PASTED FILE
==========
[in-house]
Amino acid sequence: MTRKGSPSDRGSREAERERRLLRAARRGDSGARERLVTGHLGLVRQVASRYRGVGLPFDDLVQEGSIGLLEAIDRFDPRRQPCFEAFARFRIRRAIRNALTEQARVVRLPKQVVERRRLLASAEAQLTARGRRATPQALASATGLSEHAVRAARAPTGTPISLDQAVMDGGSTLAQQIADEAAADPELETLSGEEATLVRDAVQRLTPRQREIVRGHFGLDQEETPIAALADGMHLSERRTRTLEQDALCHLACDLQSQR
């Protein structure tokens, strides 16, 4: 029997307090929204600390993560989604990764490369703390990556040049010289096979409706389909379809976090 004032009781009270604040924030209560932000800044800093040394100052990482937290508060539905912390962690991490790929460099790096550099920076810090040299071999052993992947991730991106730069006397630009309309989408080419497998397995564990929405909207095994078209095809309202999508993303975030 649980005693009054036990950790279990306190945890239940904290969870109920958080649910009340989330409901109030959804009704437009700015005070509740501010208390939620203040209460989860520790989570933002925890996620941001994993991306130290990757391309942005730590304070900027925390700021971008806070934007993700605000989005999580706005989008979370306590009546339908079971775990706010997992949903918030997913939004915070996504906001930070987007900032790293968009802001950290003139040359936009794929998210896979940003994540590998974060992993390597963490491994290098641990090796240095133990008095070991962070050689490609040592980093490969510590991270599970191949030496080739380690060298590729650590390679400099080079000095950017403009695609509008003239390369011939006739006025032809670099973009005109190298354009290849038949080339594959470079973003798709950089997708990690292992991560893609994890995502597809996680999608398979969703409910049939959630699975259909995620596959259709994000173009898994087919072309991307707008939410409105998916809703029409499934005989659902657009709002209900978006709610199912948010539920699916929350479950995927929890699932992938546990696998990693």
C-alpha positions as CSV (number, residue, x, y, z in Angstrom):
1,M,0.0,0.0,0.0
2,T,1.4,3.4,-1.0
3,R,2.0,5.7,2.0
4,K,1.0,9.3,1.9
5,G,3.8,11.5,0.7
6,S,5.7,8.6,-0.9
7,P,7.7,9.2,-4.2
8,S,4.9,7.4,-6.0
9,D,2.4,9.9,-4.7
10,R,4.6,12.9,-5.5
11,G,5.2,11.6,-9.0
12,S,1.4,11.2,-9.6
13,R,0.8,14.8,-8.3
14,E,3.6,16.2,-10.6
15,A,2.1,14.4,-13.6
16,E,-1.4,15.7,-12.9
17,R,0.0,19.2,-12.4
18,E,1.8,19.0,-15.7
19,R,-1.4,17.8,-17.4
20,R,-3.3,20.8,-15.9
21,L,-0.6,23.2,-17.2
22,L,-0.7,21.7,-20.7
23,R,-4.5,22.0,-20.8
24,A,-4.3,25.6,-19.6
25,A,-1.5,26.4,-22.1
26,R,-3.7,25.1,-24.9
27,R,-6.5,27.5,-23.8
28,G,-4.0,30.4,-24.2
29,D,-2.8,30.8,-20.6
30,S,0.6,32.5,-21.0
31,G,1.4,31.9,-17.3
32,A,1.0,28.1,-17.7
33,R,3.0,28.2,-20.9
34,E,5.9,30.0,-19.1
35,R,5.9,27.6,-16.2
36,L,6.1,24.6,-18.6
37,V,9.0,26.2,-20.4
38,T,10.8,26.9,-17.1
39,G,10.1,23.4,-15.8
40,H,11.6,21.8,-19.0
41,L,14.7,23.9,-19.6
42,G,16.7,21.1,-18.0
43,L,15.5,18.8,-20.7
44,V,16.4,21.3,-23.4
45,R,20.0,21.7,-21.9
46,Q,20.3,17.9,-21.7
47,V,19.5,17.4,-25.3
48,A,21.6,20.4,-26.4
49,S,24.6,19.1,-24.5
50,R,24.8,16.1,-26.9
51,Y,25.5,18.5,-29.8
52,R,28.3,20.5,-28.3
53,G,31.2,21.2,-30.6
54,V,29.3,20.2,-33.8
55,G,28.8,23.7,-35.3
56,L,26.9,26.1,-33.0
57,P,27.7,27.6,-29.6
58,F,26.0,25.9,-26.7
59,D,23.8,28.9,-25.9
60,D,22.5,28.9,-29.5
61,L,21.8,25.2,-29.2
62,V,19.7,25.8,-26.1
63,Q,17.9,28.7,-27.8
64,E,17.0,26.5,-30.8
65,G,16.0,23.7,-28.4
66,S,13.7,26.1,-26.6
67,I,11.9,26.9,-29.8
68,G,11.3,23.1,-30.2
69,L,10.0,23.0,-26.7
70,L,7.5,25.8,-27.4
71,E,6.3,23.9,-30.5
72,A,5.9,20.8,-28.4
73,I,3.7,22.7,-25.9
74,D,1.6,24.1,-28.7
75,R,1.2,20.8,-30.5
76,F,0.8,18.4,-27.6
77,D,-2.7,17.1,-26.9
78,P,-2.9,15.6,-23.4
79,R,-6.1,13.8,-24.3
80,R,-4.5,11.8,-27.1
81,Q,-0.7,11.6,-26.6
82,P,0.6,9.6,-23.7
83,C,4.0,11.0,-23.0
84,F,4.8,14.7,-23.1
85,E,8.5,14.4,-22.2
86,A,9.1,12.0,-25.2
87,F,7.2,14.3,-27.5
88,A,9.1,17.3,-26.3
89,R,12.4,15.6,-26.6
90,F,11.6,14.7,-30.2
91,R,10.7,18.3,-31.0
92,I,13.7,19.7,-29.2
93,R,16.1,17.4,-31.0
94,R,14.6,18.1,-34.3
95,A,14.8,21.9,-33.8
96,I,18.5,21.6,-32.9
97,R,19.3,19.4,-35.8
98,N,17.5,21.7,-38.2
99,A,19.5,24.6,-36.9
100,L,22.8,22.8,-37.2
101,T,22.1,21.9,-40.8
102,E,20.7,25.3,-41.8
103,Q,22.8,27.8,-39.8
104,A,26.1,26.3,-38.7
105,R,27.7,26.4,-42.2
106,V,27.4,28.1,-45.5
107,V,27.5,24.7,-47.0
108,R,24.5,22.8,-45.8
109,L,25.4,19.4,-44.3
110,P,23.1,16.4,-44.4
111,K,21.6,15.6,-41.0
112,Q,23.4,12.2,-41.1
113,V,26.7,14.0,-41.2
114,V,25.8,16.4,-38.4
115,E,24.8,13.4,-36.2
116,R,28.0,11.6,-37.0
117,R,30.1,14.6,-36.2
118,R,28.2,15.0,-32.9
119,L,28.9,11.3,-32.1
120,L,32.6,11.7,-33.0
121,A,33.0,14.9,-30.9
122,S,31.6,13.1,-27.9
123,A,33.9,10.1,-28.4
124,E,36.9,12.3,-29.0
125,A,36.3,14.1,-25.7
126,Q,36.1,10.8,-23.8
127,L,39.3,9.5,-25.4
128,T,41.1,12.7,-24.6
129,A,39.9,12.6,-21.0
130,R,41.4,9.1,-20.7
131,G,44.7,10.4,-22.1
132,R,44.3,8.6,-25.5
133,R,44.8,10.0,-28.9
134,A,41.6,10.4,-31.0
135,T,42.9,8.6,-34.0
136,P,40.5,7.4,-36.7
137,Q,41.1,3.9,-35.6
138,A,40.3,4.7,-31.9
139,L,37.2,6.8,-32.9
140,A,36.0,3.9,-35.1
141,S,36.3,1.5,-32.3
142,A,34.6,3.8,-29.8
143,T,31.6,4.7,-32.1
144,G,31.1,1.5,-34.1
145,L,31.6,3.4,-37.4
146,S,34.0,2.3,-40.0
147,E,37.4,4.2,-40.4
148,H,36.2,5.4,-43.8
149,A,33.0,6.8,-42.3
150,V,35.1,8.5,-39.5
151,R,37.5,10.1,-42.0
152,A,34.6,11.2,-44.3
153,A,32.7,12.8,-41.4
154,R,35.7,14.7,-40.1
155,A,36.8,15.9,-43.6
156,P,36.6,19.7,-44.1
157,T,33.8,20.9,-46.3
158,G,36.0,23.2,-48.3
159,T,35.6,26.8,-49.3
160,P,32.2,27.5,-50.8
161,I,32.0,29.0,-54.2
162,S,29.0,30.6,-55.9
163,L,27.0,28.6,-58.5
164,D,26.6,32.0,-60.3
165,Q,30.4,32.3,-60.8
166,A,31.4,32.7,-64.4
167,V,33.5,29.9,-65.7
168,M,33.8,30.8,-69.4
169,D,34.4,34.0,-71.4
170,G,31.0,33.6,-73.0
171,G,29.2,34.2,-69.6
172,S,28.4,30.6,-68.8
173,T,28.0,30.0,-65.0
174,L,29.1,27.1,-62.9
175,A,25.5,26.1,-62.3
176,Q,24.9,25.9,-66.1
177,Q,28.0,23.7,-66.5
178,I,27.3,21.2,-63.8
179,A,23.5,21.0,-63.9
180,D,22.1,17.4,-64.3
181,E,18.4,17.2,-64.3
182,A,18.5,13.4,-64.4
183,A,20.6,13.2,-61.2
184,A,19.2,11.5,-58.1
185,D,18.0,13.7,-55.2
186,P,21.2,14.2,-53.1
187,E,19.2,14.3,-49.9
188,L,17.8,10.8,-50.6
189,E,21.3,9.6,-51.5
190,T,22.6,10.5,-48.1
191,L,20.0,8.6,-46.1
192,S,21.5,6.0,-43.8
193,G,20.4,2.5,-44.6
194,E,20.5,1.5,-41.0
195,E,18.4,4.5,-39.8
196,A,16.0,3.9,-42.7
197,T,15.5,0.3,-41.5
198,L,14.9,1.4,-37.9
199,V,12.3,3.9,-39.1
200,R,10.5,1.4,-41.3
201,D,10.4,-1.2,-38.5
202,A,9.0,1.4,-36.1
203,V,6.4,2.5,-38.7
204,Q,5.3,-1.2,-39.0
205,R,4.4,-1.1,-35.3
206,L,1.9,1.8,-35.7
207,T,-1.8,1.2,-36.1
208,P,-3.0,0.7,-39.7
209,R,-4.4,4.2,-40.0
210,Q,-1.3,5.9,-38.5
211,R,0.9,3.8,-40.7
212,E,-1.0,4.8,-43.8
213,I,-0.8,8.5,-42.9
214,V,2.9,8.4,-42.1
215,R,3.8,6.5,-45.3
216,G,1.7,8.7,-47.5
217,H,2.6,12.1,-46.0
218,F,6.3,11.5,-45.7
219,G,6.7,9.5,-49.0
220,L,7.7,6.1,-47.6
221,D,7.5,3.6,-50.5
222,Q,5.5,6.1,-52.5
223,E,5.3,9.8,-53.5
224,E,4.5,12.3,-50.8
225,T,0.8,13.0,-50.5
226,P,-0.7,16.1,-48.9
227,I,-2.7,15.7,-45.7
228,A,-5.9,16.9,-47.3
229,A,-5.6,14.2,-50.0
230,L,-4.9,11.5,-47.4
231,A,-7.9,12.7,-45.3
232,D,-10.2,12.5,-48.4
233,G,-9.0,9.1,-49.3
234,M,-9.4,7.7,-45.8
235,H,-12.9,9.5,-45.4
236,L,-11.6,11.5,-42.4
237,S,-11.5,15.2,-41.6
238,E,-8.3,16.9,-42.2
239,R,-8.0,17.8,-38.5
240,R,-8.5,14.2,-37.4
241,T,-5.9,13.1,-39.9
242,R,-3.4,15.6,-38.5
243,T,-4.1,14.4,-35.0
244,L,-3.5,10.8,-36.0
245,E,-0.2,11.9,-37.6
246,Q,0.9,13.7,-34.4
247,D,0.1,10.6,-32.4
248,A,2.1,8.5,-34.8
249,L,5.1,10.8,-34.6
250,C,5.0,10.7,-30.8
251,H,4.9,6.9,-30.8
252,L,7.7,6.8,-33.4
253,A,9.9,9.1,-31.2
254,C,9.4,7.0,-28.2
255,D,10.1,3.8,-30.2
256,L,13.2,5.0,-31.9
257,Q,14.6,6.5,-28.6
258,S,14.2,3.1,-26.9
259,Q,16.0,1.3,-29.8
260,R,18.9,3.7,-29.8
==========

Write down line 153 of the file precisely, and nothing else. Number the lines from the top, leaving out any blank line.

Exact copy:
149,A,33.0,6.8,-42.3